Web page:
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Sidney, Sir Henry

Sidney, Sir Henry (1529–86). Lord deputy of Ireland. Sidney, of Penshurst (Kent), was brought up with Prince Edward who was eight years younger, and on his accession was made a gentleman of the privy chamber. In 1551 he married the daughter of Northumberland. He backed Northumberland's attempted coup on behalf of Lady Jane Grey in 1553 but distanced himself in time to avoid disaster. Though Northumberland perished, Sidney still had Leicester as a brother-in-law and patron. In 1556 he accompanied Sussex to Ireland, acting as deputy in his absence. Elizabeth appointed him lord president of the marches in Wales in 1559, a post he held for the rest of his life. In 1565 he was given the Garter and sent back to Ireland as lord deputy. His first task was to deal with Shane O'Neill who was in rebellion, but who was assassinated in 1567. By 1571 Sidney had had enough of trying to pacify Ireland and resigned. But fresh rebellions led to his recall in 1575. This time the difficulty was expense, since Elizabeth was unwilling to accept that Ireland could not be subdued on the cheap. He was replaced in 1578. Though clearly an able man, his forward policy was never adequately supported. His son was the poet Sir Philip Sidney.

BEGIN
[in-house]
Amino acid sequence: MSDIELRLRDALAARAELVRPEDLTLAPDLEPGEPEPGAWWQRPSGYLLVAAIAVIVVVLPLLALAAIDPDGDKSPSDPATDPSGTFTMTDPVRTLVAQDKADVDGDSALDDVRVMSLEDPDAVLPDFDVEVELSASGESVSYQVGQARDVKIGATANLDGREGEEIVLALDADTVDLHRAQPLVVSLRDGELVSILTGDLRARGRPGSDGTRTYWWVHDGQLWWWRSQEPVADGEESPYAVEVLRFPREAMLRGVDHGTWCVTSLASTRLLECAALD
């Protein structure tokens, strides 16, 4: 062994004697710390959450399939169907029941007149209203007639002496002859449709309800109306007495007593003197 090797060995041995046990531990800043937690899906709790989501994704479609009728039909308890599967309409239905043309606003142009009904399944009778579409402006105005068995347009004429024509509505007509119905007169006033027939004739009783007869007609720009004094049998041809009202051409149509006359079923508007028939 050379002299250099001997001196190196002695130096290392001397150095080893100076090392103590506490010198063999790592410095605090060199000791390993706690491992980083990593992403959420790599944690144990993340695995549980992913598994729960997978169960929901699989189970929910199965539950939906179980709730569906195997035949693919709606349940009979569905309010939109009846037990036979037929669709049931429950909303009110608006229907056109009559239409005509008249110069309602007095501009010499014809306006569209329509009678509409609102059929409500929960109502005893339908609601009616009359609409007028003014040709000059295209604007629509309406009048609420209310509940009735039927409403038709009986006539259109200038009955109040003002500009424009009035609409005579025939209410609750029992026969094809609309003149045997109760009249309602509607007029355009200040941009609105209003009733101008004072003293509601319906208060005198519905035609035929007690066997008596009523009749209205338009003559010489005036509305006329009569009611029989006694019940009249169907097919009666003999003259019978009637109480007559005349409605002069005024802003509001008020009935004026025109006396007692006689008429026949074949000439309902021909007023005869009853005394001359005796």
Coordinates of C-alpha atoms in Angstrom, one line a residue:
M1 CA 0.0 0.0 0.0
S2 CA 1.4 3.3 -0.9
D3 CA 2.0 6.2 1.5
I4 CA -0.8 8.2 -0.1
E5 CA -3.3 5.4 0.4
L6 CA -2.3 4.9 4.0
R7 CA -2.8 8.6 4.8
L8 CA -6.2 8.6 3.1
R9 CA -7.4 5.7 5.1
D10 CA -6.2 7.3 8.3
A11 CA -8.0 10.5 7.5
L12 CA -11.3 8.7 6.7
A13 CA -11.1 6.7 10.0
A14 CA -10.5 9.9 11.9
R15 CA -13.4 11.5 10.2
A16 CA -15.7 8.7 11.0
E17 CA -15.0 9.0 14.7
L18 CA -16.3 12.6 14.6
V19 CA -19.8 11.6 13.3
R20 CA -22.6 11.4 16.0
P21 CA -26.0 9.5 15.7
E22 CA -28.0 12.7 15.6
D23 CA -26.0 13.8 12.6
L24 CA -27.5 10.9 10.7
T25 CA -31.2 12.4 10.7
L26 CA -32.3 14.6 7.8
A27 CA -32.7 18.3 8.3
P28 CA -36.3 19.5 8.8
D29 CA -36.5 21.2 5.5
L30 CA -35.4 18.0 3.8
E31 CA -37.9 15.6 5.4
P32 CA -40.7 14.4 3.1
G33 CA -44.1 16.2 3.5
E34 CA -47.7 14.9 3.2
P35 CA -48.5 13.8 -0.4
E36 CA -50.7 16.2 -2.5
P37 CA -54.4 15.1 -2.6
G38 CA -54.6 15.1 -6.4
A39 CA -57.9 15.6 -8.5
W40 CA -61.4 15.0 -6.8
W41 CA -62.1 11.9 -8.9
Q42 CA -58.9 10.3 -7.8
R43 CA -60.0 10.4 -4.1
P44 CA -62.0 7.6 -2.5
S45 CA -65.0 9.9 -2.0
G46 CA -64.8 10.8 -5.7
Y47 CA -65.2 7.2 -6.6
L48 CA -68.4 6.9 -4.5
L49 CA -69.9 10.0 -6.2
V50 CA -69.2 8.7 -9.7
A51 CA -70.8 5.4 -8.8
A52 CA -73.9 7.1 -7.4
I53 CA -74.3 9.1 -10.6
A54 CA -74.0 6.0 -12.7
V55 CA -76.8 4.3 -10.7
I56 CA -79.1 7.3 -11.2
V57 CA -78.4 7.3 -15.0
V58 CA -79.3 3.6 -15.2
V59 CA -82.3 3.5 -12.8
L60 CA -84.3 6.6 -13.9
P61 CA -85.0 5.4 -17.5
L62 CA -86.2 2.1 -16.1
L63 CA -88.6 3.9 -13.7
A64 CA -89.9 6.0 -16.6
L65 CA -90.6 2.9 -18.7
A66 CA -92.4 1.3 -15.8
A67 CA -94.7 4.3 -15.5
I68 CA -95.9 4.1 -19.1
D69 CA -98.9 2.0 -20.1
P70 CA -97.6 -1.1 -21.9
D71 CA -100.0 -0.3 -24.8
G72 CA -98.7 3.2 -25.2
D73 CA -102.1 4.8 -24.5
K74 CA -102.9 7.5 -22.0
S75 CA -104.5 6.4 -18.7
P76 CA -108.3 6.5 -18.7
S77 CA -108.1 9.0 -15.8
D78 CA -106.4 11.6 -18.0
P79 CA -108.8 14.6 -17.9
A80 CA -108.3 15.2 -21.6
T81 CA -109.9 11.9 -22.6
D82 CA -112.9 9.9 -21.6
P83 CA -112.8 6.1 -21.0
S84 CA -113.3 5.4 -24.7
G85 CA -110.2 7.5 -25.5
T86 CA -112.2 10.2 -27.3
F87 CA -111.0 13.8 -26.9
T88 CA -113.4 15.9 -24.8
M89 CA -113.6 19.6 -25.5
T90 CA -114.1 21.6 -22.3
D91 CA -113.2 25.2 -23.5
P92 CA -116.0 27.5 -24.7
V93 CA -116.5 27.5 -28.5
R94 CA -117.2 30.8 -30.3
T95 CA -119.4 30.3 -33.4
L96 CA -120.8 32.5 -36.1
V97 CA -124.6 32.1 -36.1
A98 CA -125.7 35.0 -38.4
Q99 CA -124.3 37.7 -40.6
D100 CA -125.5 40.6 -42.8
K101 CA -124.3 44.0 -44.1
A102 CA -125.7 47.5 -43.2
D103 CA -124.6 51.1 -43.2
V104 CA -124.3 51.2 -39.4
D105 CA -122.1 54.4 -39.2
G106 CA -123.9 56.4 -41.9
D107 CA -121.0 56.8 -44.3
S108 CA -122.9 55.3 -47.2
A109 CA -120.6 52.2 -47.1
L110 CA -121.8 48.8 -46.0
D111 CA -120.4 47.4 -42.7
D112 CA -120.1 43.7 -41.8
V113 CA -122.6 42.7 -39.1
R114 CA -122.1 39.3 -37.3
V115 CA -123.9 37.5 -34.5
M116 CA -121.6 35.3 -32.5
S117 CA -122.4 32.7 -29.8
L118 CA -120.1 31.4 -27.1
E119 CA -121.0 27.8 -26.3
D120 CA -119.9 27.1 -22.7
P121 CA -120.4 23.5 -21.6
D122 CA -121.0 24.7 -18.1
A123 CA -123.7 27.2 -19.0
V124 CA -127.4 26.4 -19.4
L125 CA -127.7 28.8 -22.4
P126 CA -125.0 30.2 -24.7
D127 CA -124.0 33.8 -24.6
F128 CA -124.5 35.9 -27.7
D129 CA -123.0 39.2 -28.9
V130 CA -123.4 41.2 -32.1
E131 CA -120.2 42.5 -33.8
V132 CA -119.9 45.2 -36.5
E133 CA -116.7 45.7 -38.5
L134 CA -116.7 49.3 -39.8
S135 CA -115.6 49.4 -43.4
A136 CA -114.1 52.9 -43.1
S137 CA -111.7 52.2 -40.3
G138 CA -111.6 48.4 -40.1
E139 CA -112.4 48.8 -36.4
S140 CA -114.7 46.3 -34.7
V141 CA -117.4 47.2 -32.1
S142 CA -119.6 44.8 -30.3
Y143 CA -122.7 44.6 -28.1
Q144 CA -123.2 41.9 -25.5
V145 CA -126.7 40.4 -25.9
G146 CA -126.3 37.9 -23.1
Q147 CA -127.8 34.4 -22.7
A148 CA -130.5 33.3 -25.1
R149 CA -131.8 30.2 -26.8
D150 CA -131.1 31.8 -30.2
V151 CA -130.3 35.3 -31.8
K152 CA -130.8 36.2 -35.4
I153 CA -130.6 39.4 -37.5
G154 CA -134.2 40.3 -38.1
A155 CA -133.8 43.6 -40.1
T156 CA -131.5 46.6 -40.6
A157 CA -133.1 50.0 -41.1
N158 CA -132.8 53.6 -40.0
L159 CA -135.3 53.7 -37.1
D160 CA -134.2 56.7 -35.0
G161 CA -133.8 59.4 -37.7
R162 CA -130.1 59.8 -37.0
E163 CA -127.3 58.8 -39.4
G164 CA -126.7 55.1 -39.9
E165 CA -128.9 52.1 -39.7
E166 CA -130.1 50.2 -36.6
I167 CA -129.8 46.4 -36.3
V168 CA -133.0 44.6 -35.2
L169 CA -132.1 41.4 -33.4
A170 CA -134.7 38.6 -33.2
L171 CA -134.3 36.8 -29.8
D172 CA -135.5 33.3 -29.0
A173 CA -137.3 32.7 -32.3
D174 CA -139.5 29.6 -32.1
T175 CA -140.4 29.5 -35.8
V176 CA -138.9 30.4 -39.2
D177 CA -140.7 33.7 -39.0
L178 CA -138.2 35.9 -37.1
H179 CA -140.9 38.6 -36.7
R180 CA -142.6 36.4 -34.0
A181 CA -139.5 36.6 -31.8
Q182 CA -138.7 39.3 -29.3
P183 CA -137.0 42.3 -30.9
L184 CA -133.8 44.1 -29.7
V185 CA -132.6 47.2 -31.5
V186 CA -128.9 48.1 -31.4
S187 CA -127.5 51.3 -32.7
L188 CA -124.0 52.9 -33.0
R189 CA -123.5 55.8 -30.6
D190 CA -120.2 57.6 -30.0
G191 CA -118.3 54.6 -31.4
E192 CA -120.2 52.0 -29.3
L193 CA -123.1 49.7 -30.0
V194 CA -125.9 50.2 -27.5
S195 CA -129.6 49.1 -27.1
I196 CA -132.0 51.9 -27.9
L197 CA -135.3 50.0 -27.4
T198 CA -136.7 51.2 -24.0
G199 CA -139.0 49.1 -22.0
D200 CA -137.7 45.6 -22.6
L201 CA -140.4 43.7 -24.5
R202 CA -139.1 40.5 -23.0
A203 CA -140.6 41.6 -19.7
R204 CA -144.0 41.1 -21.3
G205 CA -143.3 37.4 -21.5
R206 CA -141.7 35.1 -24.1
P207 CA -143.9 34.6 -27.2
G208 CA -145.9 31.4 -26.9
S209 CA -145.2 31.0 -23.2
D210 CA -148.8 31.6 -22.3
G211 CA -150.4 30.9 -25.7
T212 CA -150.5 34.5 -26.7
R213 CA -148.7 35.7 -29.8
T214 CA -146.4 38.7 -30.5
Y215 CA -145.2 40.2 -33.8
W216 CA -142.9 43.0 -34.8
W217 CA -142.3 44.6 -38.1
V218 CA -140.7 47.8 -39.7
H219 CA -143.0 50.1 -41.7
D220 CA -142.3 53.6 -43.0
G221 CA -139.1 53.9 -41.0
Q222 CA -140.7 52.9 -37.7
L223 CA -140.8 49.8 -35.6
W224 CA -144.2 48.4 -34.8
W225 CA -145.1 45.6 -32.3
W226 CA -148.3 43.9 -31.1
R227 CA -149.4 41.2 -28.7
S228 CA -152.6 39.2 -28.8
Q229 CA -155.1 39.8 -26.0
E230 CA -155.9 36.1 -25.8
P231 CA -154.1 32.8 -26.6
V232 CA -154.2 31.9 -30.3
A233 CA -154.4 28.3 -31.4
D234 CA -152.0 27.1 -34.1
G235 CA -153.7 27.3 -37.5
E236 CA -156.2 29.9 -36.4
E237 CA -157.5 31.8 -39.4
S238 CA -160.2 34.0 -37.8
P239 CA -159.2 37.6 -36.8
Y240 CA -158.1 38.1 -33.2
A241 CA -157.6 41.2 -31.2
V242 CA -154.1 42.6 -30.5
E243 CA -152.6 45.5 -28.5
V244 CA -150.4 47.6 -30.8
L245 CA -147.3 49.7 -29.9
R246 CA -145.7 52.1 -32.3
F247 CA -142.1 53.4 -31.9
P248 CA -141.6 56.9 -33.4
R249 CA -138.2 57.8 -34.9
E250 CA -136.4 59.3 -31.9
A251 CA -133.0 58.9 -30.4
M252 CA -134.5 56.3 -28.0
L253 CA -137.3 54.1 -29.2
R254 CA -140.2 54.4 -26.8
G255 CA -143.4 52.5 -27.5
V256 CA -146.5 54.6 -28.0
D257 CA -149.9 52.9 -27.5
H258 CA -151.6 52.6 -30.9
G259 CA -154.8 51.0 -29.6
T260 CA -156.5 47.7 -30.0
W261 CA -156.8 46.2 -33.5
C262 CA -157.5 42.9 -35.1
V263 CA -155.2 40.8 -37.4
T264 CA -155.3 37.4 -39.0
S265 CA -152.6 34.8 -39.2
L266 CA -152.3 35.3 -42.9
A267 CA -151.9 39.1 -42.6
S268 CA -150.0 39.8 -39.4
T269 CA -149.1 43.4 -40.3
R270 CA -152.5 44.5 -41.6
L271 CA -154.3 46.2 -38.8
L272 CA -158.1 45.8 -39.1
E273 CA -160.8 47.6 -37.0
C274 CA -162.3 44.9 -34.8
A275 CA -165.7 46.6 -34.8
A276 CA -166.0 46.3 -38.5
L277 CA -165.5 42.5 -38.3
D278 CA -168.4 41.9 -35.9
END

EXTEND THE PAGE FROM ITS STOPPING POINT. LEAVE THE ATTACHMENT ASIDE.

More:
J. A. Cannon

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